The Complete Lawyer: Plan Your Estate Now

Despite these difficult economic times, there are many reasons that now is a good time for lawyers to set up plans for their estates. For those who may be subject to federal or state estate tax, this is a once-in-a-lifetime opportunity to accomplish unique planning goals and objectives, according to reports in the current issue of The Complete Lawyer, the online magazine brought to you as a TBA member service. Here are a few of the stories you'll find: It's A "Perfect Storm" For Lawyers' Estate Planning; Women Need To Be Educated About Estate Planning; Asset Protection Considerations For Business Owners; Tax Aspects Of Life Settlement Arrangements; The Irrevocable Income-Only Trust; and Succession Planning For Solos.

Check out these and other stories in this month's Complete Lawyer

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Court: TCCA


Charles G. Currier, Madisonville, Tennessee (on appeal and at trial); Steven B. Ward, Madisonville, Tennessee (on appeal); and Charles Corn, District Public Defender (at trial), for the appellant, John P. Henretta.

Robert E. Cooper, Jr., Attorney General and Reporter; Michael E. Moore, Solicitor General; Mark E. Davidson, Senior Counsel; Jerry Estes, District Attorney General; and Sandra Donaghy, Assistant District Attorney General, for the appellee, State of Tennessee.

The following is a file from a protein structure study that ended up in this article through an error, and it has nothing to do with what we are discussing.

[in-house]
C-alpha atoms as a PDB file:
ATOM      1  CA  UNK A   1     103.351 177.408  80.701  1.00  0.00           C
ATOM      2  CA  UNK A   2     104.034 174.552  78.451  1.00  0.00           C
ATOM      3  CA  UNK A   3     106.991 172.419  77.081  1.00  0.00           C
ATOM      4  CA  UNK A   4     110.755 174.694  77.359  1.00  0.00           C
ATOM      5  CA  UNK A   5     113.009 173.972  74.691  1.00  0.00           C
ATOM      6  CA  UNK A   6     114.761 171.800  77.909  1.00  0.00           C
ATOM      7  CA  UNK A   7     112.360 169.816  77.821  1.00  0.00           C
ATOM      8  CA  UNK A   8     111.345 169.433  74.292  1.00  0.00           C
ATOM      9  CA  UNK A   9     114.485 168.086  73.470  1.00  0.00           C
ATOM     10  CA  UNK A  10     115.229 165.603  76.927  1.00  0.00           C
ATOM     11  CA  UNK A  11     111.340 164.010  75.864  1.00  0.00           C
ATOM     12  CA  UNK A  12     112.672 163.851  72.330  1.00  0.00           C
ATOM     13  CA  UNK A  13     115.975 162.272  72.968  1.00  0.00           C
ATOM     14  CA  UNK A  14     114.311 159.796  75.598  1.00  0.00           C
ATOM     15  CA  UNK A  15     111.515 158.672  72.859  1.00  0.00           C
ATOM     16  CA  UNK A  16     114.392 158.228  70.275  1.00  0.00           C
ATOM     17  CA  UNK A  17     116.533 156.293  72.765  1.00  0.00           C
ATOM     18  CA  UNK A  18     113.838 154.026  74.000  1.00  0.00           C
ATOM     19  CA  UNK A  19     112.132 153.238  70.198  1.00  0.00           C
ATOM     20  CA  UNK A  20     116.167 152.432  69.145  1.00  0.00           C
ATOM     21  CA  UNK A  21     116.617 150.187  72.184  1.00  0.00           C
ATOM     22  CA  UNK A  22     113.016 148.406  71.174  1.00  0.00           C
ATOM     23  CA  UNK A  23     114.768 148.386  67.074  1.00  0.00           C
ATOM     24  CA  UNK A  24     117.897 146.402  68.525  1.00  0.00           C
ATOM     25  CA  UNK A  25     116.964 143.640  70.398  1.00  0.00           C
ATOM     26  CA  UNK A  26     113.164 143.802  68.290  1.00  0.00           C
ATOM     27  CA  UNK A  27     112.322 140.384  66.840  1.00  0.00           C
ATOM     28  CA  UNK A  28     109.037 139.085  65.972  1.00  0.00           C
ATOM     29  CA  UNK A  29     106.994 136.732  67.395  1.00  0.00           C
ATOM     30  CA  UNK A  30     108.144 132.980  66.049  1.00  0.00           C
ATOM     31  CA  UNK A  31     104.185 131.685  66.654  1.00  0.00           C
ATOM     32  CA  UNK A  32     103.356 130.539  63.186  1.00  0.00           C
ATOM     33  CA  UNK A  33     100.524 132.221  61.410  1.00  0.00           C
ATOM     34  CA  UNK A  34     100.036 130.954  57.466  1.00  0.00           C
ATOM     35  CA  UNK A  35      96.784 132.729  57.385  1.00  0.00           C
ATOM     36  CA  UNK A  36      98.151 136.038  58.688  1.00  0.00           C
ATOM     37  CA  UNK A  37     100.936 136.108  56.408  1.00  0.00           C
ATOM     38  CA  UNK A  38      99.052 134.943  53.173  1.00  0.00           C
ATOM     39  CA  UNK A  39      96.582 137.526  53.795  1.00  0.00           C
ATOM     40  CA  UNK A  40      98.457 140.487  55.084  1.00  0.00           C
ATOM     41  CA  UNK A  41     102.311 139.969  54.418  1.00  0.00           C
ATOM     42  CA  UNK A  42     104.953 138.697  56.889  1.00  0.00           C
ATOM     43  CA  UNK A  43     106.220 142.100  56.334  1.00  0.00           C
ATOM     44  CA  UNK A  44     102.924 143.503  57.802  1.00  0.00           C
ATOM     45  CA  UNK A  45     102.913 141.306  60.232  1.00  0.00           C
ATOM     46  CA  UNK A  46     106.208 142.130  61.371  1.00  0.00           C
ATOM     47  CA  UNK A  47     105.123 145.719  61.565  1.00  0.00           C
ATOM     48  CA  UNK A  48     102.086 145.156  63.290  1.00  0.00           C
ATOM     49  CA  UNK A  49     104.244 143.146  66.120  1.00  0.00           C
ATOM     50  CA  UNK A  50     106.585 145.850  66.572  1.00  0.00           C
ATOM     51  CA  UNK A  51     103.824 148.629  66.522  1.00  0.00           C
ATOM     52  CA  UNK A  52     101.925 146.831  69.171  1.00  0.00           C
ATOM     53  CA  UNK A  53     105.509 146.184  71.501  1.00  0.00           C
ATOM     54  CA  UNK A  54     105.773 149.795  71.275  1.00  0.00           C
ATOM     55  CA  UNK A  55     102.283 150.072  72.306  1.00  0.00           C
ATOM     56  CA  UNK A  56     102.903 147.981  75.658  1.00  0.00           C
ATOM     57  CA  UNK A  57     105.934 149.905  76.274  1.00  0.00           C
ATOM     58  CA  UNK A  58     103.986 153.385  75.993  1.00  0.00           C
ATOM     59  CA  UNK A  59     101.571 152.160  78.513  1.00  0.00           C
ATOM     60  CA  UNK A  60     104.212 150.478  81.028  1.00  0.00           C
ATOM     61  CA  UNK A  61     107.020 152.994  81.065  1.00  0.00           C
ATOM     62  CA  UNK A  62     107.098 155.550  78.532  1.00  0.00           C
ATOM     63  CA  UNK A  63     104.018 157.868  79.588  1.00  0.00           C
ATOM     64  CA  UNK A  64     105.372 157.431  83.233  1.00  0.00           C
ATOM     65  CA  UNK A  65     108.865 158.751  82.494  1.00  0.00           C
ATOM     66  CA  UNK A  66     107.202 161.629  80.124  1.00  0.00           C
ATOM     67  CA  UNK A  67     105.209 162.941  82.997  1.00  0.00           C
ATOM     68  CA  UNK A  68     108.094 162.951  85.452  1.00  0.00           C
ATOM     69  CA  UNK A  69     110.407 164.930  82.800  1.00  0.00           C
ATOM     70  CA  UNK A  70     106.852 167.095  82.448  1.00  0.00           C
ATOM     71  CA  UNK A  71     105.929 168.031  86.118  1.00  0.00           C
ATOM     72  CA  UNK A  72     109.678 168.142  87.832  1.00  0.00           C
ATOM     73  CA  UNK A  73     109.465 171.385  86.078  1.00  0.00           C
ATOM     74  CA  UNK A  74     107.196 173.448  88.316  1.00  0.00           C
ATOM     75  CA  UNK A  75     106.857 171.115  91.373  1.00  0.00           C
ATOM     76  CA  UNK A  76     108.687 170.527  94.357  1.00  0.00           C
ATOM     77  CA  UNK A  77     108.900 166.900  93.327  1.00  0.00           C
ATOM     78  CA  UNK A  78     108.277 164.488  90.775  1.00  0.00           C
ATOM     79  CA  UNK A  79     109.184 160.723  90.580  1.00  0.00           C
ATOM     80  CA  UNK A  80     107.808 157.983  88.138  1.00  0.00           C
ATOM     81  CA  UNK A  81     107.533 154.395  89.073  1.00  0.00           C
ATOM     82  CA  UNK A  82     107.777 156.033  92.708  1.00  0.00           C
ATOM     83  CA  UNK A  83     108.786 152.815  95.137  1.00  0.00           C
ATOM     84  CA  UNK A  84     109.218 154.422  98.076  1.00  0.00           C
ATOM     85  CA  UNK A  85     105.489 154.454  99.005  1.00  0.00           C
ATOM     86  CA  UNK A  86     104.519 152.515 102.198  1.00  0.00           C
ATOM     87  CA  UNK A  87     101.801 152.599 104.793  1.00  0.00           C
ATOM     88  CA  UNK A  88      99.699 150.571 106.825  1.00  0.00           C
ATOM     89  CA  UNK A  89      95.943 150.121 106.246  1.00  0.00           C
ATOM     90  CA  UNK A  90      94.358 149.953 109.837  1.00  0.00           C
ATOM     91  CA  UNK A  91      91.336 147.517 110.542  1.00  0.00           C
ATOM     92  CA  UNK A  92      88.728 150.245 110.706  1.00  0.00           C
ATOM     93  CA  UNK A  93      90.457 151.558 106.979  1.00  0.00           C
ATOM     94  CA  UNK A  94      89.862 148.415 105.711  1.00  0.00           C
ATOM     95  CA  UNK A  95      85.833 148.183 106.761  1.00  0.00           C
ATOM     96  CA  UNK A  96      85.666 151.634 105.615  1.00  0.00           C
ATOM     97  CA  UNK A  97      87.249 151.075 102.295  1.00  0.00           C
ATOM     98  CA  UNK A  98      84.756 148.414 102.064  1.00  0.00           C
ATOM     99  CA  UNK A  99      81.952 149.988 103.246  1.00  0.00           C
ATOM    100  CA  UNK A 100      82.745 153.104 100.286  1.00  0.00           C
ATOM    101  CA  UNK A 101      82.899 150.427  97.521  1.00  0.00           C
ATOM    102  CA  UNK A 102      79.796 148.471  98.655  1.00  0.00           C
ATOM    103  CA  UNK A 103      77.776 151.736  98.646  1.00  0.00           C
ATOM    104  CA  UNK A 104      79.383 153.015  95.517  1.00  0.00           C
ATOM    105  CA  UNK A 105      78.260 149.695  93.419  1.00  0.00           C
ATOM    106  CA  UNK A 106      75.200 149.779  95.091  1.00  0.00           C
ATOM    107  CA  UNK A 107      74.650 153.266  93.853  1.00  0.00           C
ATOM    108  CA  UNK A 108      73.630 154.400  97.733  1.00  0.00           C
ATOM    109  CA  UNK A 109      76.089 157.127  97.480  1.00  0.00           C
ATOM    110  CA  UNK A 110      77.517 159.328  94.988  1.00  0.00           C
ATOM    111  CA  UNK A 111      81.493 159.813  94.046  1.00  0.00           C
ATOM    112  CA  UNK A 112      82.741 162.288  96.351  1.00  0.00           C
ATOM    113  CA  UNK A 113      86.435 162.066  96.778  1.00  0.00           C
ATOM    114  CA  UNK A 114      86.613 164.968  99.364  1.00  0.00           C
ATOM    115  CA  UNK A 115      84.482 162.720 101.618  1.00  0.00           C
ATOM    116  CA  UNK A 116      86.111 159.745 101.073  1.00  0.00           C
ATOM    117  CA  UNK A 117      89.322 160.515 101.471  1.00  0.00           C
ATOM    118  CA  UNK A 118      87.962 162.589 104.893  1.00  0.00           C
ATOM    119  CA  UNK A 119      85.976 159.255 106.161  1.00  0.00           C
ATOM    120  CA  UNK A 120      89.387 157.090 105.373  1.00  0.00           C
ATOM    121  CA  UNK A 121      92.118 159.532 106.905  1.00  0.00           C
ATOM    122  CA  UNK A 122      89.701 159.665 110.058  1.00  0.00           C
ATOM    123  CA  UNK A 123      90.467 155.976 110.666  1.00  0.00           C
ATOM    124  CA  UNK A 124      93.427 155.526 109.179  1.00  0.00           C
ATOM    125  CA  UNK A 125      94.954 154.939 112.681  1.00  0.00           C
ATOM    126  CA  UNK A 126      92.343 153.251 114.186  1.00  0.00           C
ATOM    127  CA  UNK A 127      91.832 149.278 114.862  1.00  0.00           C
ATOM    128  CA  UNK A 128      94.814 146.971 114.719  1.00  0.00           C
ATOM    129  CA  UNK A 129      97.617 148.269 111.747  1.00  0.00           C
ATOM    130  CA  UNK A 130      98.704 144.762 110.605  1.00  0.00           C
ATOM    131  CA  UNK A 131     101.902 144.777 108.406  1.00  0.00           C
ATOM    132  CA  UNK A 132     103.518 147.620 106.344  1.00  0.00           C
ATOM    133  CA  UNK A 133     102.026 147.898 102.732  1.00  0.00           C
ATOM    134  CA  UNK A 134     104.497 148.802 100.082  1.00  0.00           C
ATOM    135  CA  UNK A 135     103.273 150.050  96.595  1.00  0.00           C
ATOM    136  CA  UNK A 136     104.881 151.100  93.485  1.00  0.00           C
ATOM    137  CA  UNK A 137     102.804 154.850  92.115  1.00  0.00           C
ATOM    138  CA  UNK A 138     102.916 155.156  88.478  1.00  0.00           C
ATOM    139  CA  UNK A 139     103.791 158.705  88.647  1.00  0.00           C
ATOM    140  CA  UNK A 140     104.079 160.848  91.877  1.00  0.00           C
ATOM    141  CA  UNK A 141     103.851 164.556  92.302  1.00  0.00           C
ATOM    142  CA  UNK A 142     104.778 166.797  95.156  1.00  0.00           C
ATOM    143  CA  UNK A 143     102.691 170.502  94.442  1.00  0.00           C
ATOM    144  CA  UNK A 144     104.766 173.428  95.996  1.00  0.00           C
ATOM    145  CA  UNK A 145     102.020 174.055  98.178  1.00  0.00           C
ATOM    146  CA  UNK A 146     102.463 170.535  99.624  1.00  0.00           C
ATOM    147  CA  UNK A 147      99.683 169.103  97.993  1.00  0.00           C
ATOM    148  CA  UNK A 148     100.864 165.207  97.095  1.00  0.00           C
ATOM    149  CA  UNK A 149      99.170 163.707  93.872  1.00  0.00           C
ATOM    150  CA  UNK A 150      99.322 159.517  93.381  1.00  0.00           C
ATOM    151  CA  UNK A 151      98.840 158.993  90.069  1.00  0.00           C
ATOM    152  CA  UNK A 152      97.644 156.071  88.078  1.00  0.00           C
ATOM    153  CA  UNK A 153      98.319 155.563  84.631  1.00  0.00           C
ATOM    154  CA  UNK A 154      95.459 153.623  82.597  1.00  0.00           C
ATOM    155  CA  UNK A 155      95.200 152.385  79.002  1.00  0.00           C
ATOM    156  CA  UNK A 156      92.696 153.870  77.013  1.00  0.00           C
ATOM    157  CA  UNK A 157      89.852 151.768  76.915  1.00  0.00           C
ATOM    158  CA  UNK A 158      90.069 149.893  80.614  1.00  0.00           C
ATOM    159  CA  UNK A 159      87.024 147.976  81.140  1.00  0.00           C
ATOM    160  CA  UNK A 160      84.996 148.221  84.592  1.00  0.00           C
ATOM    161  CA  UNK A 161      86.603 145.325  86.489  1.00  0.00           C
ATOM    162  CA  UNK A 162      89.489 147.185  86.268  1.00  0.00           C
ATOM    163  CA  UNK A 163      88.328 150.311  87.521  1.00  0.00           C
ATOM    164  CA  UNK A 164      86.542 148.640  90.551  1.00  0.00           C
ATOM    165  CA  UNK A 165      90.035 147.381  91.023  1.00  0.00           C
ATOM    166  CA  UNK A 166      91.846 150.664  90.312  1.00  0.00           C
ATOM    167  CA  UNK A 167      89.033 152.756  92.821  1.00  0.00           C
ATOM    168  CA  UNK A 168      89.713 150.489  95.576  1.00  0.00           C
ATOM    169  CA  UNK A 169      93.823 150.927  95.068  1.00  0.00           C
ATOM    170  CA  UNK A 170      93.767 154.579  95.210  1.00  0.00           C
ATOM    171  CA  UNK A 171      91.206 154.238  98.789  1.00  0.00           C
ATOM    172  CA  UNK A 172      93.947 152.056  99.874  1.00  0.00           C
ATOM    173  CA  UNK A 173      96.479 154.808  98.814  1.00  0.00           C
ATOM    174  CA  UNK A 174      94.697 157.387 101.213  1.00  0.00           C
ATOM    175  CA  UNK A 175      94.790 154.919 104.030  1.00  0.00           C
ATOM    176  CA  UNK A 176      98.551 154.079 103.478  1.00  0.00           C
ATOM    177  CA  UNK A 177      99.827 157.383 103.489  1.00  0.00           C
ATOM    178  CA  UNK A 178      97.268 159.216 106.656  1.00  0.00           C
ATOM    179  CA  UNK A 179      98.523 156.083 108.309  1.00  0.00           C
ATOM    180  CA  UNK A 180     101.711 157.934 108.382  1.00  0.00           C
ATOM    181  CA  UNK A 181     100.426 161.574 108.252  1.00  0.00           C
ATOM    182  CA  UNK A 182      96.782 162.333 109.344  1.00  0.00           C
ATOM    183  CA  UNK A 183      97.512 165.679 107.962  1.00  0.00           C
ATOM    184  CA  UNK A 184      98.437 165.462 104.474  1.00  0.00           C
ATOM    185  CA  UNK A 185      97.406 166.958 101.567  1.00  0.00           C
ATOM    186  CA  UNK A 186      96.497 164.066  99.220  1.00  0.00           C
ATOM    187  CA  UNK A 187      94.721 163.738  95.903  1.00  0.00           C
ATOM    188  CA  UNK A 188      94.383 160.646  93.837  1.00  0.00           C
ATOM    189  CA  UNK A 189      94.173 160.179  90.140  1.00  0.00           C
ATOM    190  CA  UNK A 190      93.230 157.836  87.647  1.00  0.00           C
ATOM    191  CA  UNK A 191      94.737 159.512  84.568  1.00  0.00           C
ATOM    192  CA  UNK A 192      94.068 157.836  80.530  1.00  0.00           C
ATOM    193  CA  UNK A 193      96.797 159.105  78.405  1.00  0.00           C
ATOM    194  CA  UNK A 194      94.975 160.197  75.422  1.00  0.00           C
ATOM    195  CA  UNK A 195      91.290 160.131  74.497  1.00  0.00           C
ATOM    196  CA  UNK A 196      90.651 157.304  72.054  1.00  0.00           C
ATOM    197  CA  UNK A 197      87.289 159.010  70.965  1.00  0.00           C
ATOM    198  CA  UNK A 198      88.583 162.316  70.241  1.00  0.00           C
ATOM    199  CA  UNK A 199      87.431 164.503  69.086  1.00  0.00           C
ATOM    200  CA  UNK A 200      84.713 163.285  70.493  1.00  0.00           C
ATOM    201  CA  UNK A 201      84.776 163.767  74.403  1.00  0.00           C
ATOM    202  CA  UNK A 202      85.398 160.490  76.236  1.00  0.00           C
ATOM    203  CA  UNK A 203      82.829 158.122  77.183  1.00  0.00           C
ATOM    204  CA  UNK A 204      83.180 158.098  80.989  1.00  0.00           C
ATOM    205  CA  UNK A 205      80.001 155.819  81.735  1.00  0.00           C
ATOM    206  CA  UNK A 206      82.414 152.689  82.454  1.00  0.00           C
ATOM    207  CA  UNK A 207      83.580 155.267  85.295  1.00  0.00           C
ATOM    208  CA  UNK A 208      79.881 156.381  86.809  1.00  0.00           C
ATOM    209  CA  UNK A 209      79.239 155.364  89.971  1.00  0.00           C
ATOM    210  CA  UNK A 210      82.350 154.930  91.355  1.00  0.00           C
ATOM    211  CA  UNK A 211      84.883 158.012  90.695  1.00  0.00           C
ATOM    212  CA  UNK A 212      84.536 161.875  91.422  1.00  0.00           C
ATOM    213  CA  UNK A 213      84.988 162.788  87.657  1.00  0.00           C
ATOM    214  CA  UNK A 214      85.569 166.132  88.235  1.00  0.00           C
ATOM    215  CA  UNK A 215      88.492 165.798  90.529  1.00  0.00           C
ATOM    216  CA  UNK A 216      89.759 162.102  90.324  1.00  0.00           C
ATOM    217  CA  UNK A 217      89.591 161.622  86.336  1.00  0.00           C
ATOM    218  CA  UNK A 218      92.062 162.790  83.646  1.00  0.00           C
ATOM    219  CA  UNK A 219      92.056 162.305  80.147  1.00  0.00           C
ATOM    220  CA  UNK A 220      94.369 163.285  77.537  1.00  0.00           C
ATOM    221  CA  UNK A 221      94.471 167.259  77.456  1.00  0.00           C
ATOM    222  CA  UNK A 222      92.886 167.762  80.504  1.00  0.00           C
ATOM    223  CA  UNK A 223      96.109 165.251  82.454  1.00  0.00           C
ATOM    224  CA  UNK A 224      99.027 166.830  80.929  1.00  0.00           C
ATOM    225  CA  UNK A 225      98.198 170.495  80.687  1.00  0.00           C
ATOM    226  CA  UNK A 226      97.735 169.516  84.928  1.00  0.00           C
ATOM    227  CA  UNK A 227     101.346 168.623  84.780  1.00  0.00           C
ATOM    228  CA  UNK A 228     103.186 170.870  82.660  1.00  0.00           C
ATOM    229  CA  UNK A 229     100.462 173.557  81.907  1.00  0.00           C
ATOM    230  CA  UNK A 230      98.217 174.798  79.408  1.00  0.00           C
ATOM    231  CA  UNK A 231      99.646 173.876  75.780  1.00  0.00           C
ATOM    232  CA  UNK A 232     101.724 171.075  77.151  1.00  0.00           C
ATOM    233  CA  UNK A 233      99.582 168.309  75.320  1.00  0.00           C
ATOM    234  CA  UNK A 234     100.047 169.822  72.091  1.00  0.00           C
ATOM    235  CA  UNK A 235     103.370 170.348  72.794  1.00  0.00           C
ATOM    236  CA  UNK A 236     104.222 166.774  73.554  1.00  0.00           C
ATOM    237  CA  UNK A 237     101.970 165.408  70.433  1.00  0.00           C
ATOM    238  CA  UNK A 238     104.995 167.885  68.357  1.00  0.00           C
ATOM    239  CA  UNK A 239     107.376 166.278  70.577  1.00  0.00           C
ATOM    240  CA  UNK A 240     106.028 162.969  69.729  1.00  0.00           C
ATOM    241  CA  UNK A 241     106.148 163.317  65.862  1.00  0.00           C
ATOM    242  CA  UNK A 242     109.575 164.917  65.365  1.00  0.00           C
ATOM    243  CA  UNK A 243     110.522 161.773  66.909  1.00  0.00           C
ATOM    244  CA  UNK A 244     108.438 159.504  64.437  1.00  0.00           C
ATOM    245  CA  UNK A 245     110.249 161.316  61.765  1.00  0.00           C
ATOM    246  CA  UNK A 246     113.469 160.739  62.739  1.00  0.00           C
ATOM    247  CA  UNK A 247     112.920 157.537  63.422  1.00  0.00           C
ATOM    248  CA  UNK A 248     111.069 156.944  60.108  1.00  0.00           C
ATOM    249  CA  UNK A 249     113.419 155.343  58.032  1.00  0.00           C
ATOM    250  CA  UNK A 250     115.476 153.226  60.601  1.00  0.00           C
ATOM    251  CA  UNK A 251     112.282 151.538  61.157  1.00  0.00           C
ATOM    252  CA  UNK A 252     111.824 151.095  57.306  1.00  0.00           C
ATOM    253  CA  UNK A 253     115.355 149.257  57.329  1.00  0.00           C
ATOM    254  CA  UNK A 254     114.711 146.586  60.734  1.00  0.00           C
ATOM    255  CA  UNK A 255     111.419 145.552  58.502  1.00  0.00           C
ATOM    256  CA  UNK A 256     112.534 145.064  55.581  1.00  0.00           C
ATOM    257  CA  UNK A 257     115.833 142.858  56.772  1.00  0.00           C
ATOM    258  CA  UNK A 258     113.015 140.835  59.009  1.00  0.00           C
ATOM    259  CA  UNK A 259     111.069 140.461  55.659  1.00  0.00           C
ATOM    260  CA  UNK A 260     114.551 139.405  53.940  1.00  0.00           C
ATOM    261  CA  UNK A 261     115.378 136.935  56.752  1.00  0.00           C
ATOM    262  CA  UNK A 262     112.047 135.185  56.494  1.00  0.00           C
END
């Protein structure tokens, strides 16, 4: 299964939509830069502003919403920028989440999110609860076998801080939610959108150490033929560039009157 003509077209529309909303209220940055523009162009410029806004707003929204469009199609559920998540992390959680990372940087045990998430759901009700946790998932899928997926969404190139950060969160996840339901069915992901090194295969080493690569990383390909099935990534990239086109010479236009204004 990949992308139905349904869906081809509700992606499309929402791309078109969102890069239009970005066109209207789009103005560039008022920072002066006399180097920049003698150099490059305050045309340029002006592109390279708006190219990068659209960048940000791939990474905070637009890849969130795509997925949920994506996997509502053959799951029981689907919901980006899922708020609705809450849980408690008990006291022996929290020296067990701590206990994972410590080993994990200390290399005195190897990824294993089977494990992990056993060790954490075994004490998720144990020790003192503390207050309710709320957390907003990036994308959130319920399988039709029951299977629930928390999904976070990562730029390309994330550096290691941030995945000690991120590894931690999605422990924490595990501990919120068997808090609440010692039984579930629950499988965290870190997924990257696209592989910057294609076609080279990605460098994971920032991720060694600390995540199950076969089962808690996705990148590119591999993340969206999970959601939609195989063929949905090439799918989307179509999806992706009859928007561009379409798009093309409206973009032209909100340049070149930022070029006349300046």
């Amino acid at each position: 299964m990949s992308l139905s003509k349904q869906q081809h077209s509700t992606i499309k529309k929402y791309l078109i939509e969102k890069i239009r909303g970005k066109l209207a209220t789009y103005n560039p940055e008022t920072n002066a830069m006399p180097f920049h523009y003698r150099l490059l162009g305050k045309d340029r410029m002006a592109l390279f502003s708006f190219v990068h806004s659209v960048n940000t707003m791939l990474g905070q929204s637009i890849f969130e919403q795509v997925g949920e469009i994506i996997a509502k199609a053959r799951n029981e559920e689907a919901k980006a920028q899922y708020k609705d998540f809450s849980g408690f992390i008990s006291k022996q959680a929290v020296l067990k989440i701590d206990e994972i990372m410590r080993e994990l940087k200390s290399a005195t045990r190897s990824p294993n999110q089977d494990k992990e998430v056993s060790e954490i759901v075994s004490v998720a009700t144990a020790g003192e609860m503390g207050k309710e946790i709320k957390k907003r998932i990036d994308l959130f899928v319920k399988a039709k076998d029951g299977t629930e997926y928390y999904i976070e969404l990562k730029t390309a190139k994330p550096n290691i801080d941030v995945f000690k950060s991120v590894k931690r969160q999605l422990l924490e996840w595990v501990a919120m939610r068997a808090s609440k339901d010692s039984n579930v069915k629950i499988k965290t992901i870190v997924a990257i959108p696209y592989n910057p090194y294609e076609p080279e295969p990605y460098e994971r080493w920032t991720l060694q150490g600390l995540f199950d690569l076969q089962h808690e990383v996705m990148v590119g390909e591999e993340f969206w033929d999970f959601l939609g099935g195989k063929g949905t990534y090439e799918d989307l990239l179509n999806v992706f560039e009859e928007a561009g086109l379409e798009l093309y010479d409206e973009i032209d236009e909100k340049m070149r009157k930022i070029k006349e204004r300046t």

Judge: WITT

A Bradley County Criminal Court jury convicted the defendant, John P. Henretta, of premeditated murder, see T.C.A. Section 39-2-202(a)(1) (1982), felony murder, see id., two counts of robbery with a deadly weapon, see id. Section 39-2-501(a), two counts of aggravated rape, see id. Section 39-2-603(a), and two counts of aggravated kidnapping, see id. Section 39-2-301. The trial court merged the felony murder and premeditated murder convictions into a single conviction, and the jury imposed a sentence of death after determining that the State had proven four aggravating circumstances and that the aggravating circumstances outweighed the mitigating circumstances beyond a reasonable doubt. See id. Section 39-2-203. The trial court also merged the non-capital convictions into a single conviction of each offense and imposed concurrent, Range II sentences of 45 years for robbery with a deadly weapon, 50 years for aggravated kidnapping, and 50 years for aggravated rape. The court ordered the effective 50-year sentence to be served consecutively to the sentence of death. In this appeal, the defendant challenges his conviction of first degree murder and the accompanying death sentence as well as his conviction of aggravated kidnapping. He contends (1) that the trial court erred by refusing to dismiss the indictment for a lack of jurisdiction; (2) that the trial court erred by refusing to suppress evidence obtained pursuant to a search of his person; (3) that the trial court erred by refusing to dismiss the death penalty notice on the basis of the delay between his confession and indictment; (4) that the evidence is insufficient to support his conviction of aggravated kidnapping; (5) that the trial court's refusal to instruct the jury on the effect of a non-unanimous verdict at the capital sentencing hearing deprived him of due process; and (6) that Tennessee's death penalty scheme violates the constitutional ban on cruel and unusual punishment. Discerning no error, we affirm the judgments of the trial court. Following our mandatory review, see T.C.A. Section 39-13-206(c)(1) (2006), we also affirm the sentence of death.


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